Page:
NJDOL and Attorney General Send Letter to NJ Employers as Minimum Wage Increase Takes Effect
New Jersey's minimum wage law takes effect on July 1, 2019, lifting the earnings of more than one million workers. The goal of the law is to achieve a $15 hourly minimum wage without adversely affecting small and seasonal businesses, so incremental rates were set to give certain employers additional time to comply.
On February 4, 2019, Governor Phil Murphy signed legislation that will raise New Jersey’s minimum wage to $15 per hour by 2024, boosting wages for more than one million workers. On behalf of the New Jersey Department of Law and Public Safety and the Department of Labor and Workforce Development (NJDOL), we write to inform you about the upcoming changes to the minimum wage, and to affirm our commitment to ending wage theft in New Jersey.
Here are some of the most important details about the new law:
- For most workers, the new law will raise the minimum wage to $15 per hour, beginning with an increase to $10 per hour effective July 1, 2019, and continuing with an increase of $1 on January 1 of each year through 2024. N.J.S.A. 34:11-56a4(a).
- For seasonal and small business employees, the law raises the minimum wage to $15 per hour, beginning with an increase to $10.30 per hour effective January 1, 2020, and gradually rising to $15 per hour by 2026. N.J.S.A. 34:11-56a4(c).
- For agricultural workers, the law raises the minimum wage to $12.50 per hour, beginning with an increase to $10.30 per hour effective January 1, 2020, and gradually rising to $12.50 per hour by 2024. Additional increases will be subject to further determination. N.J.S.A. 34:11-56a4(d).
- The tipped wage will also rise, beginning with an increase to $2.63 effective July 1, 2019, and gradually rising to $5.13 per hour by 2024. That wage, combined with a worker’s tips, must still reach the minimum wage. N.J.S.A. 34:11-56a4(e).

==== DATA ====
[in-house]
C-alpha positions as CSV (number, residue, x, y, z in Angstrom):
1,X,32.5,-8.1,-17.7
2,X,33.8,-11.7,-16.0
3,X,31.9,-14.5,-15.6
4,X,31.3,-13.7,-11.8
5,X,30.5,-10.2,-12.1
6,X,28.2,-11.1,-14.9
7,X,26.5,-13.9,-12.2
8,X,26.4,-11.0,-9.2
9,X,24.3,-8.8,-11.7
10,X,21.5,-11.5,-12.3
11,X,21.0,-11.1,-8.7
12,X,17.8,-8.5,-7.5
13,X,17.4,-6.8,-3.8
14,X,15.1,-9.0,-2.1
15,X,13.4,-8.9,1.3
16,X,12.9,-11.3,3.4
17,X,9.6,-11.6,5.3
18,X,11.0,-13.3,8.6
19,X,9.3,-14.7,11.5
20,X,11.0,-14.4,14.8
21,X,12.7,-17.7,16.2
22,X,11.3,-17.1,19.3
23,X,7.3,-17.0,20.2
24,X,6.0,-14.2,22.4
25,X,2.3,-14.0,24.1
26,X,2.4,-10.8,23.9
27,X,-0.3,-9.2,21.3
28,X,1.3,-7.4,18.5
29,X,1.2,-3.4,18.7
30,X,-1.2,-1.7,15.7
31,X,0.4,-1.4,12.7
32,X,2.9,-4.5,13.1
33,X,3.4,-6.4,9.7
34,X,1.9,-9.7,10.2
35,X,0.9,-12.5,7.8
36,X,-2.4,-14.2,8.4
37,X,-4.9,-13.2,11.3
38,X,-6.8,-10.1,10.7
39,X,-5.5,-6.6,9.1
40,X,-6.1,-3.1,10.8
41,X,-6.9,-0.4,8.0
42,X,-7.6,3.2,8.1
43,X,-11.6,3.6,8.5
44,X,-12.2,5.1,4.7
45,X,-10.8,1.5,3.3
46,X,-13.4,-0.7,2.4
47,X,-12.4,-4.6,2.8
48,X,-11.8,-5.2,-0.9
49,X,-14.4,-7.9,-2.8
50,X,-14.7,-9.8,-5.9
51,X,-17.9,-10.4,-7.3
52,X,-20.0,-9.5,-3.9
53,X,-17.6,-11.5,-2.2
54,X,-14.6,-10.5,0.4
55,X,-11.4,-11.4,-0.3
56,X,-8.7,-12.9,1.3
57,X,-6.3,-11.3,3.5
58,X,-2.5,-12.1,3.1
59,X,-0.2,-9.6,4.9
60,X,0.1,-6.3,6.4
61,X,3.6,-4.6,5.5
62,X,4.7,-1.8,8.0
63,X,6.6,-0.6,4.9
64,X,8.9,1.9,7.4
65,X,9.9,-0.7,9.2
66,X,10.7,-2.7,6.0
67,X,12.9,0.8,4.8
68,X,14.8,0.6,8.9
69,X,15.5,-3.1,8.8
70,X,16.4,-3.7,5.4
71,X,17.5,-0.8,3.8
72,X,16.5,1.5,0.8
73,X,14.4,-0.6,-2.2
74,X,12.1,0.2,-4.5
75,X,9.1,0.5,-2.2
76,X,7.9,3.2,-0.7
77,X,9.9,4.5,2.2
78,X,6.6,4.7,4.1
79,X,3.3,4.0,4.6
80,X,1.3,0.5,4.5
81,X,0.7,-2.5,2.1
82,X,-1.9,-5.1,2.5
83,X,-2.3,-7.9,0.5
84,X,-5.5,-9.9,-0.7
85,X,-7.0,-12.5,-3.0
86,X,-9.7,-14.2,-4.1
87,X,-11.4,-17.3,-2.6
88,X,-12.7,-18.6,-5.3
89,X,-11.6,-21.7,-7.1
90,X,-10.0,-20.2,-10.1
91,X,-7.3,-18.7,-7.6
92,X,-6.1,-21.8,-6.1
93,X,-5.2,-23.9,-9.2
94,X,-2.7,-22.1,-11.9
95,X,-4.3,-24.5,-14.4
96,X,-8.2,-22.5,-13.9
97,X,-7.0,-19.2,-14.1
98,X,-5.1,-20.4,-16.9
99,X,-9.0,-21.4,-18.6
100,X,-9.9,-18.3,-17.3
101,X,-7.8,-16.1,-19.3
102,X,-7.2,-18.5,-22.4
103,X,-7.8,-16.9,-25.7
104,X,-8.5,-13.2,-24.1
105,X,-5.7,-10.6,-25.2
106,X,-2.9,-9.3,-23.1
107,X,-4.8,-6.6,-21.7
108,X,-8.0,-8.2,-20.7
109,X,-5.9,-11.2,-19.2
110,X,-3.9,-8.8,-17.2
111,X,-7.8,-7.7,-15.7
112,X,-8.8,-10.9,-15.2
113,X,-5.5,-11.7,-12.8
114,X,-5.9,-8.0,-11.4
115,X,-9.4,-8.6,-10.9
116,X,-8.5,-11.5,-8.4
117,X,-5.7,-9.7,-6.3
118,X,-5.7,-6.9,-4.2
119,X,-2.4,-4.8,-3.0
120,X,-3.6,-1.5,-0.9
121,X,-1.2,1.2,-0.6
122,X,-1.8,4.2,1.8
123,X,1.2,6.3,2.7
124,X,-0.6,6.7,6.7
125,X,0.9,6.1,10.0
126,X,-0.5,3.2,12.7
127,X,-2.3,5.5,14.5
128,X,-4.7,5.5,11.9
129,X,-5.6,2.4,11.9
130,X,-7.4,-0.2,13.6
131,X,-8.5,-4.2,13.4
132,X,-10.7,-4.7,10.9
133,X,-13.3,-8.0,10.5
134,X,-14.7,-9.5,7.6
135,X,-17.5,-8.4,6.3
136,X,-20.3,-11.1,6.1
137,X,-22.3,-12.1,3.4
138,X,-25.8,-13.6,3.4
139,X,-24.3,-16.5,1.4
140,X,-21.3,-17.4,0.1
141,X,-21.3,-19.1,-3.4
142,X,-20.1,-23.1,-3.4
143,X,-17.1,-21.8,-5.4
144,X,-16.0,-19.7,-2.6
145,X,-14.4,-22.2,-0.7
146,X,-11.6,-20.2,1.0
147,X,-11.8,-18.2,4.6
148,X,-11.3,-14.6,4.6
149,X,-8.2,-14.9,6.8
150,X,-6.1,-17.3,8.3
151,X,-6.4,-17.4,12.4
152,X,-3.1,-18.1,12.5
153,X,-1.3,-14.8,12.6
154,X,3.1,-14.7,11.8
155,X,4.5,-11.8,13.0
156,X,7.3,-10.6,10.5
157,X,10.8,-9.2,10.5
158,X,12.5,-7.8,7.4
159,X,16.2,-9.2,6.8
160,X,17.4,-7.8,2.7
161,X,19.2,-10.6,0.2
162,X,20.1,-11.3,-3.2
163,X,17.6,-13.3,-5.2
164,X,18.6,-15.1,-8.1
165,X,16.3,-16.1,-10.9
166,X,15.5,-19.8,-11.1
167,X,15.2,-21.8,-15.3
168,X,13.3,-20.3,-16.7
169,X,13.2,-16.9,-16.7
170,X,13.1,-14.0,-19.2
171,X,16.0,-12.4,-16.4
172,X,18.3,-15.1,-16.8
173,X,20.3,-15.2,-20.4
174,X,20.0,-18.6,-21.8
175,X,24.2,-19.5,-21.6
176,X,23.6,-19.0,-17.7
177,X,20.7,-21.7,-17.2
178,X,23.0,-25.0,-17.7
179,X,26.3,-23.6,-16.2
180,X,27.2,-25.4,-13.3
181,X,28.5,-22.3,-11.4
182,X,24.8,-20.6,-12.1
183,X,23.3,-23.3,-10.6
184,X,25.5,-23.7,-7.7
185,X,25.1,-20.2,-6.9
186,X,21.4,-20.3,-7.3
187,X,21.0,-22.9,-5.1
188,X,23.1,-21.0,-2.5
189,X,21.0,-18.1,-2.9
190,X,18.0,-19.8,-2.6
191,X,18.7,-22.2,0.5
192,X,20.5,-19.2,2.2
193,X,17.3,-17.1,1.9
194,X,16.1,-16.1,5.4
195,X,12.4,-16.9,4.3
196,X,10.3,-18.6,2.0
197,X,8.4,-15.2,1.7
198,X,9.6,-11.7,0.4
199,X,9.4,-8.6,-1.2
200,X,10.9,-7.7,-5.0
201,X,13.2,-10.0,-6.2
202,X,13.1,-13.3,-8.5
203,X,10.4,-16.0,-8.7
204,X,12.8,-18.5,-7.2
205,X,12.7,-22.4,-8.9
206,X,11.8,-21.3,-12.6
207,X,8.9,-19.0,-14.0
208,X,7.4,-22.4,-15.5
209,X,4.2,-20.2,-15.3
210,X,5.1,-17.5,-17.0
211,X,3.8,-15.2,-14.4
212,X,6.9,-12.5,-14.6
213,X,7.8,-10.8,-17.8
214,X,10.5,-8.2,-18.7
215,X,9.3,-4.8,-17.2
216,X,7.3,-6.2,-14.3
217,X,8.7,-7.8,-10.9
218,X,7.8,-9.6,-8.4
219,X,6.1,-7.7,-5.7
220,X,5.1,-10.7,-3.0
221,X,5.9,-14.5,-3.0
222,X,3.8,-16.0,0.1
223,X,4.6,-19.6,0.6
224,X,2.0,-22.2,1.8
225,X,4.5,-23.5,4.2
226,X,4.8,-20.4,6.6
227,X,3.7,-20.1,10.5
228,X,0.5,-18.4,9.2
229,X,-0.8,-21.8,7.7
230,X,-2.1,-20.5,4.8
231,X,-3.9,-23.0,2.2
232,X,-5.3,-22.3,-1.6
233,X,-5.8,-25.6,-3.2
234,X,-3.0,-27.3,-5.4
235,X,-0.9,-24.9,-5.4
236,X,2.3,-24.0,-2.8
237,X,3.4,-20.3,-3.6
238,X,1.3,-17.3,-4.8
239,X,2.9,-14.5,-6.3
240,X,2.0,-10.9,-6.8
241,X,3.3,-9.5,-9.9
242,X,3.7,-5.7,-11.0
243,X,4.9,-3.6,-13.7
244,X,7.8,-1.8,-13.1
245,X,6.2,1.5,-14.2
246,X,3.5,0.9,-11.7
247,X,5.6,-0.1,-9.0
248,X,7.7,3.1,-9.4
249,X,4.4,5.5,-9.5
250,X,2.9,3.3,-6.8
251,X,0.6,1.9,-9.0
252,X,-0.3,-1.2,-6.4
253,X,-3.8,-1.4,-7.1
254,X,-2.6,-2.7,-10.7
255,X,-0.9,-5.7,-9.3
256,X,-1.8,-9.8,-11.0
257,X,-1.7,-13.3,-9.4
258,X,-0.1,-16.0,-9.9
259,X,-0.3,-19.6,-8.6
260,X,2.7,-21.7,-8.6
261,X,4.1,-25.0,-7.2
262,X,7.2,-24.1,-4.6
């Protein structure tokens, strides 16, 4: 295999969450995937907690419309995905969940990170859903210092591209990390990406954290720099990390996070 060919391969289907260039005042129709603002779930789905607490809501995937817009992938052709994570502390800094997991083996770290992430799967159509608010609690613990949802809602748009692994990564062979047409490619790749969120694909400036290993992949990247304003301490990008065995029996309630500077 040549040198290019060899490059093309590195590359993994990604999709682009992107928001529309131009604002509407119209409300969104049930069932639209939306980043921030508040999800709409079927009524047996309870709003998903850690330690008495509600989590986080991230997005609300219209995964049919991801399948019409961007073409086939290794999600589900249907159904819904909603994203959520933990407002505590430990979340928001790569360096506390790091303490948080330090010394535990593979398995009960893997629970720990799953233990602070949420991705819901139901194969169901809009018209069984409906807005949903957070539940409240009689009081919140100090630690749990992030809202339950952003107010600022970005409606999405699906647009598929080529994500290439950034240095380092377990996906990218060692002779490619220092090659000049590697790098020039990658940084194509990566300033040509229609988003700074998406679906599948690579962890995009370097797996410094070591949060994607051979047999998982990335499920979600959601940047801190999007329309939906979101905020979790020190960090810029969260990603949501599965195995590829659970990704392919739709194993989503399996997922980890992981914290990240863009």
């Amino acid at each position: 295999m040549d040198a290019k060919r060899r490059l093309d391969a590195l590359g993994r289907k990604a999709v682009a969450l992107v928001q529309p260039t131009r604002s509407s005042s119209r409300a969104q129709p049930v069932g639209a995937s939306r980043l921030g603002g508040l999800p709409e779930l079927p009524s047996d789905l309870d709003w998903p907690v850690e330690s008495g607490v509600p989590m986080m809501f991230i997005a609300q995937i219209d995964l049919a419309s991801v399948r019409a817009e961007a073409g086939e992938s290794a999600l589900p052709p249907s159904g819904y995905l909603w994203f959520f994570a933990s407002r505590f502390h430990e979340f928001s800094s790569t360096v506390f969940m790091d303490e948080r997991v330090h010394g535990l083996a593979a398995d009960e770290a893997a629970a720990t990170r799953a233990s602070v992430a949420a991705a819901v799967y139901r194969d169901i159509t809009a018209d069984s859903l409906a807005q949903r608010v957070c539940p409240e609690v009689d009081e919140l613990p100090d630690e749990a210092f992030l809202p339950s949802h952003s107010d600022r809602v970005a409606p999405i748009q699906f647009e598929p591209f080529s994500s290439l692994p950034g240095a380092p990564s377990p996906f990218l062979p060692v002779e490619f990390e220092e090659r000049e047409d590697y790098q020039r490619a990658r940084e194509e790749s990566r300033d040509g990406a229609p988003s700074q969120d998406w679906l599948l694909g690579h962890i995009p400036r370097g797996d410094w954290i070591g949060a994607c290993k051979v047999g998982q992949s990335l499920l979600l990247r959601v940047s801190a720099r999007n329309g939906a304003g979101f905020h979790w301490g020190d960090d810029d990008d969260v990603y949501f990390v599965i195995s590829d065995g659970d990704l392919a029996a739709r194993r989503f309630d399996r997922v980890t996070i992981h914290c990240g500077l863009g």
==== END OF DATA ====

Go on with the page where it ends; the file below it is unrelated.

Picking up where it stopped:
- In addition, for most classes of workers, an employer must pay the employee at least 1½ times their salary for any overtime worked. N.J.S.A. 34:11-56a4(b).
For more information, NJDOL makes available on its website (nj.gov/labor) a summary chart, as well as the answers to Frequently Asked Questions.
You should also be aware of the broad authority our offices possess to investigate potential violations of the new minimum wage law, to impose criminal and administrative sanctions for non-compliance, and to bring civil lawsuits to protect the rights of workers. Violations may be punished by heavy fines, administrative penalties, and even imprisonment. N.J.S.A. 34:11-56a22. The state may also pursue civil lawsuits to recover unpaid wages for workers. N.J.S.A. 34:11-56a25. We intend to use these tools to deter and punish wage and hour violations.
We urge employers to review New Jersey’s wage and hour laws carefully. We will enforce these laws according to their terms, and we will not tolerate efforts to skirt labor protections. In particular, we have made it a priority to combat wage theft and employee misclassification—the practice by which certain employers have classified workers as independent contractors instead of employees, and thus deprived them of the statutory rights to which they are entitled. We will use our broad authority under the law to vigorously pursue the misclassification of workers, especially when the practice is designed to evade the protections our new minimum wage law promises. So we encourage employers to carefully review whether, under New Jersey law, their workers really do qualify as bona fide independent contractors.
Do not hesitate to contact us at 609-292-2305 if we can assist you further.